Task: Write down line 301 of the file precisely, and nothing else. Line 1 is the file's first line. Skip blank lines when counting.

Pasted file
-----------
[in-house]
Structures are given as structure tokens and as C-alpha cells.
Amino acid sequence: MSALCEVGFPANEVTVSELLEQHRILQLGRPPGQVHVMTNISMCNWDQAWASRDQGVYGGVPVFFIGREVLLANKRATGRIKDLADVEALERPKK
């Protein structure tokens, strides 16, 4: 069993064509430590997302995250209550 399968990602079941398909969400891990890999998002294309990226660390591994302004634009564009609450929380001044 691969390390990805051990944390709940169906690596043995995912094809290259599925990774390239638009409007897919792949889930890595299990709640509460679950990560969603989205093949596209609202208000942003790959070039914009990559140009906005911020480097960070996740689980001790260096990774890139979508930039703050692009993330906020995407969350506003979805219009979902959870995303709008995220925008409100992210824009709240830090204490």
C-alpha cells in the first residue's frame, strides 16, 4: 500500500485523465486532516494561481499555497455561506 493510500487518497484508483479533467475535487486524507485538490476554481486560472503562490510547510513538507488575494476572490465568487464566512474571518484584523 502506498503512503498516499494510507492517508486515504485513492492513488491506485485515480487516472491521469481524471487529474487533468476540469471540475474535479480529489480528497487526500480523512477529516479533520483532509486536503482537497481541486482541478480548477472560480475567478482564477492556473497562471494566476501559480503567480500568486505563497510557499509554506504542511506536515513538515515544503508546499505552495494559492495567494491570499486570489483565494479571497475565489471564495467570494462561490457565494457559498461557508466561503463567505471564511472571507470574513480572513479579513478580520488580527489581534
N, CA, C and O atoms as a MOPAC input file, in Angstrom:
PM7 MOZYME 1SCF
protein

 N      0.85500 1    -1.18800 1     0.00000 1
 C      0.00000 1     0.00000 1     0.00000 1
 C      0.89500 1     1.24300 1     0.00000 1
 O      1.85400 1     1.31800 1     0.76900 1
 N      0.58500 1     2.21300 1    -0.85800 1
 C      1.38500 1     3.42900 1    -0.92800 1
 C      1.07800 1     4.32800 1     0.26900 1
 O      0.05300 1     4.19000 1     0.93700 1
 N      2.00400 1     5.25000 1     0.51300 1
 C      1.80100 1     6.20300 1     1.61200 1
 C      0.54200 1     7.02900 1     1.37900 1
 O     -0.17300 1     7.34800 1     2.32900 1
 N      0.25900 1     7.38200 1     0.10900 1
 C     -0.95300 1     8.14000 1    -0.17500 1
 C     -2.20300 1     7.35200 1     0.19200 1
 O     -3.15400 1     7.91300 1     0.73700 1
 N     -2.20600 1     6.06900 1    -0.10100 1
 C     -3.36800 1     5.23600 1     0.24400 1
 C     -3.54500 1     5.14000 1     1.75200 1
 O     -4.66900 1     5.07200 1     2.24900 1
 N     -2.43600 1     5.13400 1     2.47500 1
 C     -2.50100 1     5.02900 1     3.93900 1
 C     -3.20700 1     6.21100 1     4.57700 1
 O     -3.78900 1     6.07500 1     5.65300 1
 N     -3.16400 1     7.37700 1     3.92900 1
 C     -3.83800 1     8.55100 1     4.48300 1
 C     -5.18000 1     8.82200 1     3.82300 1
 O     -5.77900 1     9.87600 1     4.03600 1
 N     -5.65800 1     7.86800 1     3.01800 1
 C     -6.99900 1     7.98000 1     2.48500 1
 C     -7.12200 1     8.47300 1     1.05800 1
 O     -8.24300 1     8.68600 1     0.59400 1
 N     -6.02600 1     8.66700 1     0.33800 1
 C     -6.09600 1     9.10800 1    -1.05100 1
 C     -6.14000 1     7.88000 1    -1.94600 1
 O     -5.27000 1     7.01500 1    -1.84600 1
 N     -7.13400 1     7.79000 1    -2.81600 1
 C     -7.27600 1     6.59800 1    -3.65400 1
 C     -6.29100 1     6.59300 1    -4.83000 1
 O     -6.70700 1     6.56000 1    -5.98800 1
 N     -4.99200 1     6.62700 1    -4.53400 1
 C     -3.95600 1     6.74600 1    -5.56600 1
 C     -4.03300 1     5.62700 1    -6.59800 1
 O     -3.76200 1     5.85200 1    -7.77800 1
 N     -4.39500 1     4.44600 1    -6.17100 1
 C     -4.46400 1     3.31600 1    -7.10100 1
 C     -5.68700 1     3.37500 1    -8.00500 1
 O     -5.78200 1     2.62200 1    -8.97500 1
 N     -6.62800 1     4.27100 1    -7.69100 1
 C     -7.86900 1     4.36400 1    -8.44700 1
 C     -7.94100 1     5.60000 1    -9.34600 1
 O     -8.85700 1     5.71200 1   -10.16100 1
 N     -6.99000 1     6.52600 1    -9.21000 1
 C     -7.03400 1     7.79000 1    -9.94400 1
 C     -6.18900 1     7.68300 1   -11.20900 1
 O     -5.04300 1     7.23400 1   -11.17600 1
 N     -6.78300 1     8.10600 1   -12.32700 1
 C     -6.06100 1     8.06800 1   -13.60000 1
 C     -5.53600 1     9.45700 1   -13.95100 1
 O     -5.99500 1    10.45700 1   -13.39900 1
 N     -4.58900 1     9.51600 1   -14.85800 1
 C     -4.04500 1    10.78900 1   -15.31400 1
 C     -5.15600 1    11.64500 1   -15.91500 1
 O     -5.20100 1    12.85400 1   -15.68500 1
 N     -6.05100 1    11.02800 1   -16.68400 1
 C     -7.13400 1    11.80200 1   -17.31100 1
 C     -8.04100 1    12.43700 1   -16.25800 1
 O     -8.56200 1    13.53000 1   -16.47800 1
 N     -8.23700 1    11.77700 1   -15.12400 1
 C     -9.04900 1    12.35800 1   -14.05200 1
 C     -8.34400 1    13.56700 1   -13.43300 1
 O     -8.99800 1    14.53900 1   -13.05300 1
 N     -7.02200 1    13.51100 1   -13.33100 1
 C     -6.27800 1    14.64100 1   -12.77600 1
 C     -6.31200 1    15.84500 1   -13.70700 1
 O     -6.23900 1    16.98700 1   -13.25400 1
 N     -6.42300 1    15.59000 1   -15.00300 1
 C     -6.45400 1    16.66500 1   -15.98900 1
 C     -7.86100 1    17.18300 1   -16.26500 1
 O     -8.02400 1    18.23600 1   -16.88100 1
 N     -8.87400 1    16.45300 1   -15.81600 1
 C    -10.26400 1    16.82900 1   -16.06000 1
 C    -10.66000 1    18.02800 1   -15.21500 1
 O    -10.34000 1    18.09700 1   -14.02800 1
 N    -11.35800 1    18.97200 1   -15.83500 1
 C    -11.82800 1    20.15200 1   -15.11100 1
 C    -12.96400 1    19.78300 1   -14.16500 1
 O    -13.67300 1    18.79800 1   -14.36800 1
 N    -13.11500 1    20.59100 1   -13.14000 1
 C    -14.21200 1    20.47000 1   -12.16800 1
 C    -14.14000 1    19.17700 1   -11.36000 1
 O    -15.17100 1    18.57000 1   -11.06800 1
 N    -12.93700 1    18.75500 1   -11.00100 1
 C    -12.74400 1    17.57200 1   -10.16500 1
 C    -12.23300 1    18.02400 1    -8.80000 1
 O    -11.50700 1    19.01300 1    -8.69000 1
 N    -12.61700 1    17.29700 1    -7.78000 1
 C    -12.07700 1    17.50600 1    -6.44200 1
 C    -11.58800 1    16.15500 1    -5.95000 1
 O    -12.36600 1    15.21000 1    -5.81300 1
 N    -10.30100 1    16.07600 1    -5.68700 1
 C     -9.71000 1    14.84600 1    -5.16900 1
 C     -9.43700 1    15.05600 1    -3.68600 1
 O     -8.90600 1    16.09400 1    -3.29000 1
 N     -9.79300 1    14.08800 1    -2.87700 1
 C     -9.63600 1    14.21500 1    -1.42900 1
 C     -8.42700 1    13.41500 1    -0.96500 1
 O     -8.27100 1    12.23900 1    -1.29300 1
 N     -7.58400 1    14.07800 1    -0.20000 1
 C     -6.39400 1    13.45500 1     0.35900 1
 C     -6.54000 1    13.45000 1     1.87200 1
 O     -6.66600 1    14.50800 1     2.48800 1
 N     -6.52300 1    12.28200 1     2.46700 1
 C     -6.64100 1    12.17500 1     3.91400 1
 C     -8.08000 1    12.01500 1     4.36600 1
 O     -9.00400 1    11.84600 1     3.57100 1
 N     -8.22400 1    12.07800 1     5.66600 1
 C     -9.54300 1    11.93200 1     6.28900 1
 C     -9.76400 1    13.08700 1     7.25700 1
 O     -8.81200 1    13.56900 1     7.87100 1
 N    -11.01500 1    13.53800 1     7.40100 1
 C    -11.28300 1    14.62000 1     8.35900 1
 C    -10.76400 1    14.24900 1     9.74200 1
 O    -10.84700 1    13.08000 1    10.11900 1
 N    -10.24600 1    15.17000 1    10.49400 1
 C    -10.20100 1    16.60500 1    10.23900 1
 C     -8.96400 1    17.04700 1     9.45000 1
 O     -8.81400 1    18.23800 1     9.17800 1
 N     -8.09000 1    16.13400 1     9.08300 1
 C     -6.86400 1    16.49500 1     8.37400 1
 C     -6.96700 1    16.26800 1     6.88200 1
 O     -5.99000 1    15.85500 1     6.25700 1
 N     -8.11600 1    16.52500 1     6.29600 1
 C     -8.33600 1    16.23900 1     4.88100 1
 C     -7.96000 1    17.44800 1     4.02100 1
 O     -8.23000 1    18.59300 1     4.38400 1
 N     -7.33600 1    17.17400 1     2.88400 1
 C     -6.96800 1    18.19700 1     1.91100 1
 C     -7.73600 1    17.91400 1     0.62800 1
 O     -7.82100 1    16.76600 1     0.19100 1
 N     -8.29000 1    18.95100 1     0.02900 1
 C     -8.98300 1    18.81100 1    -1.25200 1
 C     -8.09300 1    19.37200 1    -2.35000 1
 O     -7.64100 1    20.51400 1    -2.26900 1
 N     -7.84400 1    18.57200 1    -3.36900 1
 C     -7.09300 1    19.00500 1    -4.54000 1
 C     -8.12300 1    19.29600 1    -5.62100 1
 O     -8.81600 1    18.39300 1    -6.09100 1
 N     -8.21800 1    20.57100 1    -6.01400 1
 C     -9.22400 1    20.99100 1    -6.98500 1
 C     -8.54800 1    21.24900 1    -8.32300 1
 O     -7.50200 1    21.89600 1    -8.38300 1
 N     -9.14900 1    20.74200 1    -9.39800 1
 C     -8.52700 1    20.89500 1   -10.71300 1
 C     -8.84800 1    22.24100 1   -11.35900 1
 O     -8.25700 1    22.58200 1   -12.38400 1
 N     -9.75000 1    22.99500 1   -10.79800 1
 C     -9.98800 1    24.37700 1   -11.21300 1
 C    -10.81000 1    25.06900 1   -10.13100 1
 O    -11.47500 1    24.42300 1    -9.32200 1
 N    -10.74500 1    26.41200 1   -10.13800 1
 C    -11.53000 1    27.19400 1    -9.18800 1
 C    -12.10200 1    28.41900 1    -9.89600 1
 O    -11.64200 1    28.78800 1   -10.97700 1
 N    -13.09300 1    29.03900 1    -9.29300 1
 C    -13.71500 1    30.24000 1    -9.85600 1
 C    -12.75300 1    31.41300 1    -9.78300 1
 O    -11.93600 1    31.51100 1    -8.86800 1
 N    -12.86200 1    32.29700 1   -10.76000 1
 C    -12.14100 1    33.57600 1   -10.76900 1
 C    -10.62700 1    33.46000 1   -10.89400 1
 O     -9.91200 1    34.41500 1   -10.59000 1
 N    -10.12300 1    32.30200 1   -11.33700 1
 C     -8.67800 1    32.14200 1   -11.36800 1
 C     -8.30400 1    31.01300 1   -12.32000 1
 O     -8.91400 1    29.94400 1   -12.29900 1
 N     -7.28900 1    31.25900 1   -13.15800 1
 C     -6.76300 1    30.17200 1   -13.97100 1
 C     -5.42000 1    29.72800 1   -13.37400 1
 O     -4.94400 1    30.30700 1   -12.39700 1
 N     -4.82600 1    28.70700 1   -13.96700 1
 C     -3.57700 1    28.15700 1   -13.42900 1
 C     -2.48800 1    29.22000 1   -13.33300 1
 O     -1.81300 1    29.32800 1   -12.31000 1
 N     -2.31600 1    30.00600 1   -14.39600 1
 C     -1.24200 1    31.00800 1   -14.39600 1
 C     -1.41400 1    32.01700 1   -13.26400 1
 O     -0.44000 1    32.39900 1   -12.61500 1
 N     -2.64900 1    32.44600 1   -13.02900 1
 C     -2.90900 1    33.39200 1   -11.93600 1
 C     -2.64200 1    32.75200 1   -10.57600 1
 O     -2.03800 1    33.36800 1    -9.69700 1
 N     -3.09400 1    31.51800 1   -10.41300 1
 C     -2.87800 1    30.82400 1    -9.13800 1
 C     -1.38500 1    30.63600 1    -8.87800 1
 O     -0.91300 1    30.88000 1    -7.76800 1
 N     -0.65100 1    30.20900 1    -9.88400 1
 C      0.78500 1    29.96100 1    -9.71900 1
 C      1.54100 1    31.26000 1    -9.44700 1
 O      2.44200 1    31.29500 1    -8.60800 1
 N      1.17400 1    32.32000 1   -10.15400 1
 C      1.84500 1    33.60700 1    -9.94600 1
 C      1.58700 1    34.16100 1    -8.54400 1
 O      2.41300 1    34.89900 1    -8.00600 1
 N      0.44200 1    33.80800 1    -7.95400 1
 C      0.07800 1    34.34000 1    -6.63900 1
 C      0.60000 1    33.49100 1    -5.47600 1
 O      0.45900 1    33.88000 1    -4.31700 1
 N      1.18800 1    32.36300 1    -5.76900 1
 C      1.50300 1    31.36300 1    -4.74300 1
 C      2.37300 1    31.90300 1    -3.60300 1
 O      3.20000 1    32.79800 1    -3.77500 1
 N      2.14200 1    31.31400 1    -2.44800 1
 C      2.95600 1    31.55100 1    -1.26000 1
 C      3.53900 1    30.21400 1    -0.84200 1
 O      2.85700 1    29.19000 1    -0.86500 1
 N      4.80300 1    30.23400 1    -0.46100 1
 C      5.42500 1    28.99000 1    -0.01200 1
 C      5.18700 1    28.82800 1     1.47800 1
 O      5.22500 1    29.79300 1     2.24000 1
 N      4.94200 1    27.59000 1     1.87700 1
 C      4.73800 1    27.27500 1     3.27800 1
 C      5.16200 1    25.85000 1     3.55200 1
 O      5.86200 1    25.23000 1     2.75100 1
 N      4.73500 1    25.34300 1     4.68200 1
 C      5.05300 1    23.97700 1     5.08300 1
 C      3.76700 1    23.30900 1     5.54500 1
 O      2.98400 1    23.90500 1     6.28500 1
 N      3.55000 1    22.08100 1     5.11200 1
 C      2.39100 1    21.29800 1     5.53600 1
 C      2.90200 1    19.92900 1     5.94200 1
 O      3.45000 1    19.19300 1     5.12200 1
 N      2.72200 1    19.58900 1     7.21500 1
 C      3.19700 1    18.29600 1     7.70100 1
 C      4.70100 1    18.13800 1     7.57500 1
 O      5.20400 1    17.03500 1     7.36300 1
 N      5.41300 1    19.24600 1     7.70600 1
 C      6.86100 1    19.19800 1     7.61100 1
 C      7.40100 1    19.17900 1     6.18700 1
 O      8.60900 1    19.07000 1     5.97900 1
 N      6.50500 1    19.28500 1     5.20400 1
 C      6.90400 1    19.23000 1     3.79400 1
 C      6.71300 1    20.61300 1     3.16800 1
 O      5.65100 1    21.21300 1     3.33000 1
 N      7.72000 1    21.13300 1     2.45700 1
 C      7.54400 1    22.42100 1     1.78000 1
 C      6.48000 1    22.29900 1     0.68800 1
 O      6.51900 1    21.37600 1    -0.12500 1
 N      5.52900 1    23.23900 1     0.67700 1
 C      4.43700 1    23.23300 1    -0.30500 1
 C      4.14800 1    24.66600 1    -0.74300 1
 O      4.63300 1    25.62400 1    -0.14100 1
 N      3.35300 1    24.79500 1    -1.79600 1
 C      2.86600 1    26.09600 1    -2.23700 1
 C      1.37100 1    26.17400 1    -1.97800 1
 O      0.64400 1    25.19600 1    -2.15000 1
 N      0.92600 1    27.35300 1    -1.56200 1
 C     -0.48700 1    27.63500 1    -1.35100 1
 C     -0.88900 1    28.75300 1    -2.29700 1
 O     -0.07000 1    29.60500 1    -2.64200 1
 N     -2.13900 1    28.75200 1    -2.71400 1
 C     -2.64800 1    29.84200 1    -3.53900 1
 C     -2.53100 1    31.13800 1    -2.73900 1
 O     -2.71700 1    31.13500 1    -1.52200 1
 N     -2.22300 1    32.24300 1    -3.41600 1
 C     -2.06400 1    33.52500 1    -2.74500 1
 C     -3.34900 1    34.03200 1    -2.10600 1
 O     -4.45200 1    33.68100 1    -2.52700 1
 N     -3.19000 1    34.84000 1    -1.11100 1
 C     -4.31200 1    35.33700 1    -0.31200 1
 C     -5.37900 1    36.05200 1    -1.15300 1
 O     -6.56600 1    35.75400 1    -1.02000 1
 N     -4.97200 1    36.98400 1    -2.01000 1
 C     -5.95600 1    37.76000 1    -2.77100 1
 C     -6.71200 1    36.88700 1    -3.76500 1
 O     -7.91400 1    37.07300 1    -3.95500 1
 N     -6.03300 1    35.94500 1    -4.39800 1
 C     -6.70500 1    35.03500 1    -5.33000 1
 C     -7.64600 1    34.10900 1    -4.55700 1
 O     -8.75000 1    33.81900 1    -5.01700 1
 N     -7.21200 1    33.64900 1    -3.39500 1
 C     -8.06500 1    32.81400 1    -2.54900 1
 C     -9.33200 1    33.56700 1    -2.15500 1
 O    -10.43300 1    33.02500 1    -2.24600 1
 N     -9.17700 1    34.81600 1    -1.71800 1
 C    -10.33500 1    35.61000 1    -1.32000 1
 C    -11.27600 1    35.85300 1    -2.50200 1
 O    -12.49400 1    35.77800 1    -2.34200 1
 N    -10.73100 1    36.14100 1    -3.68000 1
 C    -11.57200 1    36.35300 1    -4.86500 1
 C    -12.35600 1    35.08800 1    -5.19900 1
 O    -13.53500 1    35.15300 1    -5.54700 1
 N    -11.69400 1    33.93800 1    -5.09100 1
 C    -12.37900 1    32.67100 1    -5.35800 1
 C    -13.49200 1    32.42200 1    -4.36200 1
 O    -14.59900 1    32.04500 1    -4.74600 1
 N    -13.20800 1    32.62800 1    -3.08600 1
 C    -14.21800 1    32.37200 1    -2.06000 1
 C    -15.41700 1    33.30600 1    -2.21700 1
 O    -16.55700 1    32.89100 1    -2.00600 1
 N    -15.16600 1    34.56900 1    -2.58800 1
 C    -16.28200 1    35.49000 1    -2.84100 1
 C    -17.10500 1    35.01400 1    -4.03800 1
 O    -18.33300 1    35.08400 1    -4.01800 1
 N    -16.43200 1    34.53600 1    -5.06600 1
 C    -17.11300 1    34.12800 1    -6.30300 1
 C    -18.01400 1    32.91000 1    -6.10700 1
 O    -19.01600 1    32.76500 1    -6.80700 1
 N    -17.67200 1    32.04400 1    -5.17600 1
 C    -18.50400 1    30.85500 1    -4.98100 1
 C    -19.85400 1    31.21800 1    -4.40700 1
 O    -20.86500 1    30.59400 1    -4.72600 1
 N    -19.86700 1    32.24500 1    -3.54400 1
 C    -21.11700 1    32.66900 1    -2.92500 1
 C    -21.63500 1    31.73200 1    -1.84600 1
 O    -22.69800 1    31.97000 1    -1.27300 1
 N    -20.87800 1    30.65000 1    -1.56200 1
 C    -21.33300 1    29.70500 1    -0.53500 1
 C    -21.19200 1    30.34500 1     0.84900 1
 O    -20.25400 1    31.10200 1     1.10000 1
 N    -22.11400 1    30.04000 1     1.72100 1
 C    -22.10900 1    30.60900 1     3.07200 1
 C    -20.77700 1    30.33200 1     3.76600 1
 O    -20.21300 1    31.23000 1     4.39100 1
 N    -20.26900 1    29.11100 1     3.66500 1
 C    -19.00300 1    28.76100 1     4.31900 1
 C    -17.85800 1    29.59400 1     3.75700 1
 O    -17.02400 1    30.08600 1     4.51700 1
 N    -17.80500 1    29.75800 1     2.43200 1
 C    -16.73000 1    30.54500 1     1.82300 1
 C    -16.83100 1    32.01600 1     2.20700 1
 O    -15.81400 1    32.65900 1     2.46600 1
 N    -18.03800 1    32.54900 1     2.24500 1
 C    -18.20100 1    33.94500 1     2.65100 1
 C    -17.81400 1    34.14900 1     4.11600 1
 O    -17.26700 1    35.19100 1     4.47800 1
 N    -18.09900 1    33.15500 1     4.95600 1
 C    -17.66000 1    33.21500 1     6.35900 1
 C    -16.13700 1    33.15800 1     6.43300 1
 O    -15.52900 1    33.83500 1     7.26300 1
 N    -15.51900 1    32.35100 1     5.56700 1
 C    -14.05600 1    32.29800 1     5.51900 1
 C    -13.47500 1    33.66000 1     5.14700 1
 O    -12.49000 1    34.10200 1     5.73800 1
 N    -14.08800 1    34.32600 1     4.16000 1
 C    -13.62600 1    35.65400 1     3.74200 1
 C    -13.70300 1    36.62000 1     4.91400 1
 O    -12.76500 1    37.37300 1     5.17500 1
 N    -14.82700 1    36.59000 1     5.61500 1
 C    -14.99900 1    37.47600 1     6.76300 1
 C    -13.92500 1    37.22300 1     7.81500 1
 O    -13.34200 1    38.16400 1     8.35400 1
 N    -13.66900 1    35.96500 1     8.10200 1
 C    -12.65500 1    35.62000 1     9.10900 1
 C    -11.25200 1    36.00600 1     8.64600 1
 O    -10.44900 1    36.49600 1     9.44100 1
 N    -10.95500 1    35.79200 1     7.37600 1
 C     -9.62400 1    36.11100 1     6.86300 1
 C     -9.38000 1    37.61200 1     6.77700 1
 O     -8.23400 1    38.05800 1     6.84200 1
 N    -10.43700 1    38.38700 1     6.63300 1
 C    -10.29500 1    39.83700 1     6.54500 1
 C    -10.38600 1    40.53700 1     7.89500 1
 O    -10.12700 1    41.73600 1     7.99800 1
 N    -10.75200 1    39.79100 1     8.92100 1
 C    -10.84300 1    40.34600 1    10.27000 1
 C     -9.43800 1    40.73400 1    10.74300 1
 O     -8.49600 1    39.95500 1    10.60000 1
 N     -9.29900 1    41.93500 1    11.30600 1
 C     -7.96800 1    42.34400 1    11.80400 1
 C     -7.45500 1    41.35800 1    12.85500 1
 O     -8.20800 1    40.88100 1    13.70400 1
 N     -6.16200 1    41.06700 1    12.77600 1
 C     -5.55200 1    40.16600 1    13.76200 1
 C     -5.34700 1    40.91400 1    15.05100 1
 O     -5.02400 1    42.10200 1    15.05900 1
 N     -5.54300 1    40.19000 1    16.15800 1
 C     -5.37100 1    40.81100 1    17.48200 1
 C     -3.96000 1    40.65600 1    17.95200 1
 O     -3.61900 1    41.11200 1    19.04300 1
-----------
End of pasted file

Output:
 N    -11.69400 1    33.93800 1    -5.09100 1